fbpx
Register Log-in Investor Type

Research

QuotedData’s Investment Companies Quarterly Review – Second Quarter 2020

Investment Companies Quarterly Roundup

Kindly sponsored by Baillie Gifford and Aberdeen Standard Investments

 Table of contents 

 When the going gets tough… 

It was a remarkable second quarter with global markets staging the sort of comeback few would have thought plausible, at the end of March. With some countries still battling the first wave of infection and others seemingly headed to a second, not to mention what happens when governments start to remove direct stimulus measures, uncertainty still abounds.

Discounts narrowed sharply over the second quarter, with the rebound in share prices proving as dramatic as the March collapse. At 30 June 2020, the median discount was about 3.5% wider than the level one year ago.

Some sectors, such as biotech and healthcare, are either less affected by, or maybe potential beneficiaries, of Covid-19 and the shift to the new normal. Others, such as commercial property, have been heavily re-priced.

Biotech is proving resilient 
International biotechnology - Outperformance and income 4

For a comprehensive collation of commentary from fund managers and chairman in response to covid-19, you can access our most recent economic and political roundup here.

 In this issue

Performance Data – Technology-focused strategies performed well right through the quarter. Commodity funds staged a comeback while Asia-Pacific funds performed very well

Money in and out – Perpetual Income and Growth served notice to Invesco and Mark Barnett and India Capital Growth received the backing it needed for continuation. We have updates and responses from a raft of funds across the investment trust industry. Click here to access the news section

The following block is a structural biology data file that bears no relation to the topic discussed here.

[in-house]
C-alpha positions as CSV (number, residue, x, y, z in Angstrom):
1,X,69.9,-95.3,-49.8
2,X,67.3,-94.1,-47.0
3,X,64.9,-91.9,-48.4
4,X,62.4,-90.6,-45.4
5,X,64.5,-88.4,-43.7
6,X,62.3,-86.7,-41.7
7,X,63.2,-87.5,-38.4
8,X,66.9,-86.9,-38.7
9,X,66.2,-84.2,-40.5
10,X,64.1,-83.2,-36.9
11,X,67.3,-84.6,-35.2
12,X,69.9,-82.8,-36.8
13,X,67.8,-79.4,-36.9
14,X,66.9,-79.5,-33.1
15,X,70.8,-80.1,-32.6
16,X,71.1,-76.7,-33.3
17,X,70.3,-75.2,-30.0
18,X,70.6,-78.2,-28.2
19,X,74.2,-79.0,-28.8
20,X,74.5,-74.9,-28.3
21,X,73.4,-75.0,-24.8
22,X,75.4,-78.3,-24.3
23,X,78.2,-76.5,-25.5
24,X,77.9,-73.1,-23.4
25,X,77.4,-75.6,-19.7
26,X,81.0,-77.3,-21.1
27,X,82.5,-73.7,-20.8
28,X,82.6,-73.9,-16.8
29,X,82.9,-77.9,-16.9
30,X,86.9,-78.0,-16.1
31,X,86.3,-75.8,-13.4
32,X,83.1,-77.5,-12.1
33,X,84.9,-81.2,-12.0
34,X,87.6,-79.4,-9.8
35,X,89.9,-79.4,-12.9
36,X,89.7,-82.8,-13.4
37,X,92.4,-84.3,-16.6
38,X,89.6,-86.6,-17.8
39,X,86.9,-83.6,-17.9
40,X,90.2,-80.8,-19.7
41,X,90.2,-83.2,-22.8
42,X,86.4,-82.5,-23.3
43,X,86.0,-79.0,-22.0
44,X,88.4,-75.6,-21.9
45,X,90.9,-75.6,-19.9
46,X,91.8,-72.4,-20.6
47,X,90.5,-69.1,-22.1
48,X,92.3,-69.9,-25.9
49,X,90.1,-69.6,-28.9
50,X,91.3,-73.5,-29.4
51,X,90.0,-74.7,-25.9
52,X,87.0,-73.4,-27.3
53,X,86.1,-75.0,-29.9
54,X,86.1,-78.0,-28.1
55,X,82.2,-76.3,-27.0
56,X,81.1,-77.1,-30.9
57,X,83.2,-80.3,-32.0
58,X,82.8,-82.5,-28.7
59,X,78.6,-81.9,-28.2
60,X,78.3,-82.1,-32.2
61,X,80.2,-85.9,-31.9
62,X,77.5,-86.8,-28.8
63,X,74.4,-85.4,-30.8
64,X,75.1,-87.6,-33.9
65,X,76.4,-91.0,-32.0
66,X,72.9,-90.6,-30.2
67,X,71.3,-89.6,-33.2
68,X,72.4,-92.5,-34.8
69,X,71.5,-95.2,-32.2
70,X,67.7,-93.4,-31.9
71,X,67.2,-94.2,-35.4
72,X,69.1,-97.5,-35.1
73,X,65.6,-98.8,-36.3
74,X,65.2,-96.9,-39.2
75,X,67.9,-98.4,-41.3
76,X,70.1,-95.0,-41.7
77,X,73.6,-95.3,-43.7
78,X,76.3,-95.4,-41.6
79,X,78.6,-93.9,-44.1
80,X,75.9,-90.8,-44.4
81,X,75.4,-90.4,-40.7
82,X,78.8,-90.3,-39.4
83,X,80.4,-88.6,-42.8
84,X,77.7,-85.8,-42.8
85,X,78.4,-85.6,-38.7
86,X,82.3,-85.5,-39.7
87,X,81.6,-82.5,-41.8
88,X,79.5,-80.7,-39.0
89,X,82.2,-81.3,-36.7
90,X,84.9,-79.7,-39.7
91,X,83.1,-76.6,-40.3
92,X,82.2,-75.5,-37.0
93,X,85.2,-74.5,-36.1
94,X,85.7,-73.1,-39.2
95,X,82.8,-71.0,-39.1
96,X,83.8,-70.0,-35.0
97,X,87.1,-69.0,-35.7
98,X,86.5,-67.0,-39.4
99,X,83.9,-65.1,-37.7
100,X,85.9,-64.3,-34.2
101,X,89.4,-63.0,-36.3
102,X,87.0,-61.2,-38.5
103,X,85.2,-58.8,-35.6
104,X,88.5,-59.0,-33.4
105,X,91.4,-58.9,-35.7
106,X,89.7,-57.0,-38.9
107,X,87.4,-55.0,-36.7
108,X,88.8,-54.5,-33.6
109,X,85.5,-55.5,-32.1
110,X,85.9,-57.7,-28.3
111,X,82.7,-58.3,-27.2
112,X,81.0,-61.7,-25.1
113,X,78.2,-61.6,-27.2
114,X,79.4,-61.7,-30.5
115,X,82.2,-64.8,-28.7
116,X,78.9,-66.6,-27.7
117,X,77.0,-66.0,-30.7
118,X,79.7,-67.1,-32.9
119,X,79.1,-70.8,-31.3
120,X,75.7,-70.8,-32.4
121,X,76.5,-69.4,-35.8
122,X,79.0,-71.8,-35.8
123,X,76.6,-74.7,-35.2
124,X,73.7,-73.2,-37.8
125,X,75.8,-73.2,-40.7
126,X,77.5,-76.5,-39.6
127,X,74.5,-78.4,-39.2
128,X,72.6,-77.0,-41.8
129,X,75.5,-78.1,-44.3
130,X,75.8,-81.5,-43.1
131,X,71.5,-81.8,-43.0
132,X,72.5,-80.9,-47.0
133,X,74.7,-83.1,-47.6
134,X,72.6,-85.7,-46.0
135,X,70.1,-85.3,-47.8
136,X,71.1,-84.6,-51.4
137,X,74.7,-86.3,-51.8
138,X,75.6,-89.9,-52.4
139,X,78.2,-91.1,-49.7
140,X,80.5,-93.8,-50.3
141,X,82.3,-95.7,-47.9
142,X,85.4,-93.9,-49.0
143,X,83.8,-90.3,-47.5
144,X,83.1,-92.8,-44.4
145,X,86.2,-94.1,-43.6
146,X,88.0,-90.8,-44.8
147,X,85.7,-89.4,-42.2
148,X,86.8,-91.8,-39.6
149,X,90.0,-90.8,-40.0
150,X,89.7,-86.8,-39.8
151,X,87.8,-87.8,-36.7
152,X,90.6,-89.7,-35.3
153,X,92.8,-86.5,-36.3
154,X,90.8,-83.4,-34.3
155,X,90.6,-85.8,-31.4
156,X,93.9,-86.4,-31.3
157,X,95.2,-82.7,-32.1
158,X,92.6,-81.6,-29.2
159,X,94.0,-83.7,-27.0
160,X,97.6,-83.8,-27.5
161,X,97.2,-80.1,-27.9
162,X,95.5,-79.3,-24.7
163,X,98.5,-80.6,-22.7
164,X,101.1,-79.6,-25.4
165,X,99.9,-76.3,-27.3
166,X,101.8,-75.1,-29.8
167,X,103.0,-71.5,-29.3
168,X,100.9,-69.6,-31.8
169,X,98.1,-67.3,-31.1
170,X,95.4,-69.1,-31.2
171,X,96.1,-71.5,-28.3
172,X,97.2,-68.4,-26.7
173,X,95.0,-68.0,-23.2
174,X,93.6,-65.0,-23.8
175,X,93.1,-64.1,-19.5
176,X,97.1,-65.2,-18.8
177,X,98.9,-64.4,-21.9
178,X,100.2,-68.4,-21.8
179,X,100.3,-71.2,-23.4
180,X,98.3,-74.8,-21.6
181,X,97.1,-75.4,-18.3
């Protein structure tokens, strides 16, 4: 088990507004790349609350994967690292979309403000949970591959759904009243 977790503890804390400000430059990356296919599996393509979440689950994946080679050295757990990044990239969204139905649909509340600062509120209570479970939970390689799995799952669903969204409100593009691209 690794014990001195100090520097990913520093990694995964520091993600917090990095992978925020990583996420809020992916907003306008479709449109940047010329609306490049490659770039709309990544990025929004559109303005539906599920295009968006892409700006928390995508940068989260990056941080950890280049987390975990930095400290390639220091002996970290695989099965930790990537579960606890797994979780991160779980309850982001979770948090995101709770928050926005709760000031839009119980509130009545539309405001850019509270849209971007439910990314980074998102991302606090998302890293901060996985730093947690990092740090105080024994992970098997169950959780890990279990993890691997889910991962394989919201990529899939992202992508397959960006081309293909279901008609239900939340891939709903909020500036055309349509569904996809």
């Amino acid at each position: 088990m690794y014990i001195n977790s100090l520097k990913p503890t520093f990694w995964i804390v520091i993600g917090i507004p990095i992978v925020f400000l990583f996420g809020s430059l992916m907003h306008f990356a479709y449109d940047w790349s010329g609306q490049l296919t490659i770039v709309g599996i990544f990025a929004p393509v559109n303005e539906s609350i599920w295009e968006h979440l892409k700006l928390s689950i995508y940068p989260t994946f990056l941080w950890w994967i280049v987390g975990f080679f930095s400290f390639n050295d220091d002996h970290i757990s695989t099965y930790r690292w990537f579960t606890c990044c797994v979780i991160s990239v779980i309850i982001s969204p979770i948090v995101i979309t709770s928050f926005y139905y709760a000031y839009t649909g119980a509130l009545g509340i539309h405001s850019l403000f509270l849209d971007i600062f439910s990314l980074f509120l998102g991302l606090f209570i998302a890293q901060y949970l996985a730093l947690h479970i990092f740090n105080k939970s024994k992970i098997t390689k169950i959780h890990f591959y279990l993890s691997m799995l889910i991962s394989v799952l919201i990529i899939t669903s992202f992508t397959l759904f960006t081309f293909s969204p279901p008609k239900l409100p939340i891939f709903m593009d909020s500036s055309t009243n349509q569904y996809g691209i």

Major news stories – Scottish Mortgage’s soaring NAV has been attracting a plethora of new investors, while in April Supermarket Income REIT raised a remarkable £139.9m (it was targeting £75m)

 Performance data

Out of a total of 329 investment companies (we excluded funds with market caps below £15m), second quarter median total NAV and market returns amounted to 13.4% and 18.8% (the equivalent first quarter figures were -13.1% and -23.3%). It was an extraordinary quarter, not least because most forecasters still expect the pandemic to inflict the worst global recession since the great depression of the late 1920s.

The commodities sector staged a comeback, with several funds exposed to oil, benefitting from the rise in prices. Gold’s revival continued apace too. We saw a continuation in the dash to technology, which in addition to pure technology strategies, has been manifesting mainly in the global and Asia-focused sectors. Equity income strategies (and parts of the debt sector) struggled, as companies across Europe and the North America reduced or stopped distributions. North American equity funds performed very well, with the Fed determined to pull out all the stops. Other regional trends included the strength of the Asia-Pacific region, with the likes of China, Japan, Vietnam, and South Korea, well ahead of the rest of the world on the path back to pre-pandemic normality.